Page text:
He arrived in Baltimore in 1979, a graying quarterback with scarred knees and muted expectations. A second-stringer, the Colts’ Greg Landry would be.
So what happened? Starter Bert Jones got hurt, Landry took the reins and the man his teammates called “Pops” passed for nearly 3,000 yards and 15 touchdowns in his most prolific NFL season.
“I threw more that year [457 attempts] than ever,” Landry, 70, said from his home in Troy, Mich. “With the Colts, I knew I could still contribute, but that I probably wouldn’t play much because of Bert [the 1976 NFL Most Valuable Player].”
When Jones went down with a shoulder injury, Landry stepped up, ran the offense and threw for 2,932 yards — more than he had with the Detroit Lions in either 1971, when he made the Pro Bowl, or 1976, when he was named NFL Comeback Player of the Year.
“I guess, after 11 years, I still had a lot of energy in me,” he said.
Alas, Landry’s work didn’t translate to wins. The Colts went 5-11. One pulsing victory: a 38-28 comeback over Cincinnati in which Landry replaced Jones in the second quarter and threw two touchdown passes in the second half, to Don McCauley and Reese McCall, to beat the Bengals at Memorial Stadium.
A back-up for most of 1980, Landry started one game, in December, against AFC East-leading Buffalo. Before a jubilant, if modest home crowd (36,184), he passed for one touchdown and ran for another — a 6-yard quarterback sneak that surprised the Bills — in a 28-24 victory.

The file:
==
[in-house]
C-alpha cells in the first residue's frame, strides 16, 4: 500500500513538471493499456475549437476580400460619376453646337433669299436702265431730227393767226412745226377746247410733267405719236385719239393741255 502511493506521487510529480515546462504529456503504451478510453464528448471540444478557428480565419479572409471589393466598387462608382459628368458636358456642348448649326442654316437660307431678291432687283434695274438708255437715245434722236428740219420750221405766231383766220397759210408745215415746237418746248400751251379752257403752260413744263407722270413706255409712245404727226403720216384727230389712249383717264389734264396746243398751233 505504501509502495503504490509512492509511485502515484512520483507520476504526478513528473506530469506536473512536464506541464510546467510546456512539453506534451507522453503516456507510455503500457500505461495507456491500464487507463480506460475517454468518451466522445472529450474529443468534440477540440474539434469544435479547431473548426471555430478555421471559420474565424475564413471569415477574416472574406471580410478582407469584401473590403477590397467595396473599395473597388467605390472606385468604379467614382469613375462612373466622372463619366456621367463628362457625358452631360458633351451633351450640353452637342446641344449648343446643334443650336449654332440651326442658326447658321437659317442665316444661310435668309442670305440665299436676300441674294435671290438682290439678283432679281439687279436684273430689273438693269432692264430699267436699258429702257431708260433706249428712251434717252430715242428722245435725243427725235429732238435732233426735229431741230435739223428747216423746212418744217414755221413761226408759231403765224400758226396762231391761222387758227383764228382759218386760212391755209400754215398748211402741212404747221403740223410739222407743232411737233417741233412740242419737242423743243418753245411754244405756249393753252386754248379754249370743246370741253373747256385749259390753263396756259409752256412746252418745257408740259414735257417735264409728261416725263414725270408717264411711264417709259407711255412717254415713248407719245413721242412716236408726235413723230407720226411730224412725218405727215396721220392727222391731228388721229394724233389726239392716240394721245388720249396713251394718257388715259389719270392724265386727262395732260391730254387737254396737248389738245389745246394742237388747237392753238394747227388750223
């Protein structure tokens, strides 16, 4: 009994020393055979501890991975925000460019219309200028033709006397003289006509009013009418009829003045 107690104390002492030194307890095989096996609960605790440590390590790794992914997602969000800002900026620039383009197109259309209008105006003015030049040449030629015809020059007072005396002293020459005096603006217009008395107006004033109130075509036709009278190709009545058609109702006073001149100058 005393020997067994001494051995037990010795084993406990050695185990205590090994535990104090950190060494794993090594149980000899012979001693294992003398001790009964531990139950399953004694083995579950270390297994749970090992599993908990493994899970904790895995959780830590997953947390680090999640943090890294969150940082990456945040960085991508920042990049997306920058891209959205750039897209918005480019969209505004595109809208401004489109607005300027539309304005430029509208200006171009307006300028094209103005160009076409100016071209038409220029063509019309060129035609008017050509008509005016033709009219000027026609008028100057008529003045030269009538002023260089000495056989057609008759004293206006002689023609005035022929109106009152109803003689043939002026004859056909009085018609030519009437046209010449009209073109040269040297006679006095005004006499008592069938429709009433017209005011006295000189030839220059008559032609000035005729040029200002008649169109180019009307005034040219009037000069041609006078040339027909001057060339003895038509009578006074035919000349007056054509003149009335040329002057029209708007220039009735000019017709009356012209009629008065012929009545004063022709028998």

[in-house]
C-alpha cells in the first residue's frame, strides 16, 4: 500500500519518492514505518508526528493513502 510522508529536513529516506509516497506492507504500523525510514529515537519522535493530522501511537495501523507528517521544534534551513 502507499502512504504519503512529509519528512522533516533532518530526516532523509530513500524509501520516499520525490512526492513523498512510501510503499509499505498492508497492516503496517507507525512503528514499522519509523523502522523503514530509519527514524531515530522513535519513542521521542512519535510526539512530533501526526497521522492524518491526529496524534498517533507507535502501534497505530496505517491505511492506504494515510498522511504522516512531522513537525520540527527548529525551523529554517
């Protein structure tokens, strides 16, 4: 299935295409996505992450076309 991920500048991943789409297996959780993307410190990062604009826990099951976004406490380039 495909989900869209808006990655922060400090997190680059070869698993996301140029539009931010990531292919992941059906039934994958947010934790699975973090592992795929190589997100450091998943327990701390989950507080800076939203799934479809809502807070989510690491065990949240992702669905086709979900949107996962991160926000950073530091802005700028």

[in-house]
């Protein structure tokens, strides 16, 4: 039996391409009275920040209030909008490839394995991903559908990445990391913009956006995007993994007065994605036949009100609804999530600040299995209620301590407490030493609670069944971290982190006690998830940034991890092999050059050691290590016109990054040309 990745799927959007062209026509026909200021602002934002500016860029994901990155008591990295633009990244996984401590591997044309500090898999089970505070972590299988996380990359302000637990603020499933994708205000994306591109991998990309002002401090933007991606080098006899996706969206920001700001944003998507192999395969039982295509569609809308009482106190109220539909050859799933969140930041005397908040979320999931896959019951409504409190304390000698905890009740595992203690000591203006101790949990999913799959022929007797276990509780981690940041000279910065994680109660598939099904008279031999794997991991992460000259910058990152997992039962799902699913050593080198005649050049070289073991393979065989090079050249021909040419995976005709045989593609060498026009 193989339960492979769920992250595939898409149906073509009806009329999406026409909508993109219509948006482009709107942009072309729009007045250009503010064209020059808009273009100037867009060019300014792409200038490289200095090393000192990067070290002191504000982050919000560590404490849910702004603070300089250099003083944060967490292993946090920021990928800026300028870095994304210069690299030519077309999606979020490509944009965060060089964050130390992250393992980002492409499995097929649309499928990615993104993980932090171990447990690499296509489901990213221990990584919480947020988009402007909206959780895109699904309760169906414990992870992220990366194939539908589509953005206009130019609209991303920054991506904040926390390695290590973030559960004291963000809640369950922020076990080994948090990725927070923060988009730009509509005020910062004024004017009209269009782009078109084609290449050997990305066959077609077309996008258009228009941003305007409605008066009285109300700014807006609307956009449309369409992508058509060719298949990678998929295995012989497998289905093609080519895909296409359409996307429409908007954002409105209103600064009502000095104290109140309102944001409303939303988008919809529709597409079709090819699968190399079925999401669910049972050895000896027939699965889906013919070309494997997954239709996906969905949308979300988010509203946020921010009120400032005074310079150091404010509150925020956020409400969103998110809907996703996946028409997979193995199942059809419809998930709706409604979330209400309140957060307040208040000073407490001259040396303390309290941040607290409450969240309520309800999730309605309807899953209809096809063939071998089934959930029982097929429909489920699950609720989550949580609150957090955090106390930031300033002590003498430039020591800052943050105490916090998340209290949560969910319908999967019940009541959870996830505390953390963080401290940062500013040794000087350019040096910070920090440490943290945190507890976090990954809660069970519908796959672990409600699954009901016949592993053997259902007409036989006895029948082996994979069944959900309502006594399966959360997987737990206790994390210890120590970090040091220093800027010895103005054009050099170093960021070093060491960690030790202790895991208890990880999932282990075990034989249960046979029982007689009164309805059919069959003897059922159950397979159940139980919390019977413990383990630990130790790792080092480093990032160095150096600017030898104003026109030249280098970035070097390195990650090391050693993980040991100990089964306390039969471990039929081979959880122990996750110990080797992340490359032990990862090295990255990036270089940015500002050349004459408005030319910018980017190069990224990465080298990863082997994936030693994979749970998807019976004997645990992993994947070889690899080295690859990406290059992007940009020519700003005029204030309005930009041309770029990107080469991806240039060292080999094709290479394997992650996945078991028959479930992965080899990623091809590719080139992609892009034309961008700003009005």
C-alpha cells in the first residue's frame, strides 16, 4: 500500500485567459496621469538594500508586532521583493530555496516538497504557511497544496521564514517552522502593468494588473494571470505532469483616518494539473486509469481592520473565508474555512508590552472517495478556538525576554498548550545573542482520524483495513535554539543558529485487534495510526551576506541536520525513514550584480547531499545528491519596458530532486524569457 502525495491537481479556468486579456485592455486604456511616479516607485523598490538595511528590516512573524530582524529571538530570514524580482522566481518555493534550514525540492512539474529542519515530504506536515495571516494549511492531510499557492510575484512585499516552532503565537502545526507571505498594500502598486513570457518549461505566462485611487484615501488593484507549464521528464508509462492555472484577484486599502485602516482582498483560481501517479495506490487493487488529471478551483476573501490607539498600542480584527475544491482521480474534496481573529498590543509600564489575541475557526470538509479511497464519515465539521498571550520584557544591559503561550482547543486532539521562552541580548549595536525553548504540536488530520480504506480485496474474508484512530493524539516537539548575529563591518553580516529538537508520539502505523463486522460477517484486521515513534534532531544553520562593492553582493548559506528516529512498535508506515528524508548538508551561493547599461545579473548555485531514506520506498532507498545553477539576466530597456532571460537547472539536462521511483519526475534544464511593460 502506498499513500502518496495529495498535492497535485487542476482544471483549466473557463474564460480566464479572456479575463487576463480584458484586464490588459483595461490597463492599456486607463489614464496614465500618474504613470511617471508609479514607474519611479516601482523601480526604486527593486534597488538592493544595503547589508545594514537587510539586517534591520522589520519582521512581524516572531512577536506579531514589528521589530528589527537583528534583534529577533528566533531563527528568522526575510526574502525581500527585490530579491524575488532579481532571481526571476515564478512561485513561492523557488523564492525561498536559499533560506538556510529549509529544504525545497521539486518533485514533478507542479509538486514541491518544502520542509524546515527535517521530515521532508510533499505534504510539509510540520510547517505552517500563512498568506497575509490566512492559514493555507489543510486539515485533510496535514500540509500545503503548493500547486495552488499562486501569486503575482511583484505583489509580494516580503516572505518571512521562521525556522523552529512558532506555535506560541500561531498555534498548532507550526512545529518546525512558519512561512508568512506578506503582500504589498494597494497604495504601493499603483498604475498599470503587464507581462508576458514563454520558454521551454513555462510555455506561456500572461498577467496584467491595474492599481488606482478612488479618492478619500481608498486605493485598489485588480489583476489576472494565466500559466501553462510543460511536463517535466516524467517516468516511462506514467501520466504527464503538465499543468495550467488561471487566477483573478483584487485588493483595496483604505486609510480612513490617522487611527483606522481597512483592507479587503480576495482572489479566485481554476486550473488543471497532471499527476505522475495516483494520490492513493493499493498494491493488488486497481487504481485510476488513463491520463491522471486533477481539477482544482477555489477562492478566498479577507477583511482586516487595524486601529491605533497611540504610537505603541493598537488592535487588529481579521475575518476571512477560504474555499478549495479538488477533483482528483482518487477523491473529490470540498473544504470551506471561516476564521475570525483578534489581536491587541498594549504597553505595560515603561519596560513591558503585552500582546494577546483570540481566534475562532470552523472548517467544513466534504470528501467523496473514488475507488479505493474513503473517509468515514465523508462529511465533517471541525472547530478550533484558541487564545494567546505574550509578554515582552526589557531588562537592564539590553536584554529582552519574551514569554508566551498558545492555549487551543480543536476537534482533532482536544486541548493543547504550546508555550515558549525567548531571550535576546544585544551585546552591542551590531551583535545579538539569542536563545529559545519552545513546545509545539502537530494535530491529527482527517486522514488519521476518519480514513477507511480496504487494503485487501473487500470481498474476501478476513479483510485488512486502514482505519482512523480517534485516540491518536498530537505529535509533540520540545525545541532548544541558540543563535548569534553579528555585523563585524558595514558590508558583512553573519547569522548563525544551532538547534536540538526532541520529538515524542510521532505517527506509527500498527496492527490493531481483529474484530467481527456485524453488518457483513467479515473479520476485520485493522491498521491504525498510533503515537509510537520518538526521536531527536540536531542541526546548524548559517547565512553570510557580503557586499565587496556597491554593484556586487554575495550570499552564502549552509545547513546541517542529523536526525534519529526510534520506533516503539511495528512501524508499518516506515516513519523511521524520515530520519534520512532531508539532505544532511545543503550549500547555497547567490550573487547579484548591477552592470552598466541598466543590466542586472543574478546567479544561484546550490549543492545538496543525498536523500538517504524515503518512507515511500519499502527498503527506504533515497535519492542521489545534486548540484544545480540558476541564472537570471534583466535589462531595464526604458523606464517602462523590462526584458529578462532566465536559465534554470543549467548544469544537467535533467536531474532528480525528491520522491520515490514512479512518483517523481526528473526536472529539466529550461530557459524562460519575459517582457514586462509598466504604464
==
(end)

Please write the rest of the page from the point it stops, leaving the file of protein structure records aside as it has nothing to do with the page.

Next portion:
Acquired from Detroit for three draft picks (third-, fourth- and fifth-round), Landry had lost his job with the Lions after 11 years there. He asked to be traded and the Colts took note.
“We needed maturity, and Landry fills that need,” Coach Ted Marchibroda said then.
“I think the players accepted me for the career that I’d had,” said Landry, who passed for more than 16,000 yards and 98 touchdowns in his career. “I loved Baltimore; the stadium had real dirt and the Inner Harbor was new.”
He spent three years here until released abruptly before the 1982 season by new coach Frank Kush.
“He [Kush] called me into his office and said, ‘Greg, I’m letting you go,’ ” Landry recalled. The quarterback was stunned. His departure left the Colts with four signal-callers who had a total of one NFL start between them.
“You don’t have any quarterbacks,” Landry said.
“Well, we’ll win,” Kush replied.
The Colts went 0-8-1 in that strike-shortened season.
Landry spent several years in the short-lived United States Football League, then played briefly for the Chicago Bears in 1984. At 38, he engineered a 30-13 win over Detroit in his final appearance, passing for one score and rushing for another.
“I thought that was a good way to go out,” he said.
Coaching beckoned. For 11 years, Landry worked with several NFL teams and the University of Illinois before bowing out. For 21 years, he has been a manufacturer’s rep for a firm that sells plastic parts to the auto industry.
Married to his college sweetheart at Massachusetts, he spends his spare time playing golf and spoiling their offspring. A son, Joe, played lacrosse at Loyola Maryland. A 6-foot-4 midfielder, he graduated in 2008. His father attended nearly every game.
“We have 12 grandchildren and when they visit, they go into the basement, drag out all of my old helmets, from the Colts, Lions and Bears, put them on and go outside and play with the game balls I was given,” Landry said.
Pops does not join in.
“I’m trying to teach the 11-year-old how to pass, but I don’t throw it as well as I used to,” he said. “They all look at me, like, ‘Do we want to listen to this guy or not?’ ”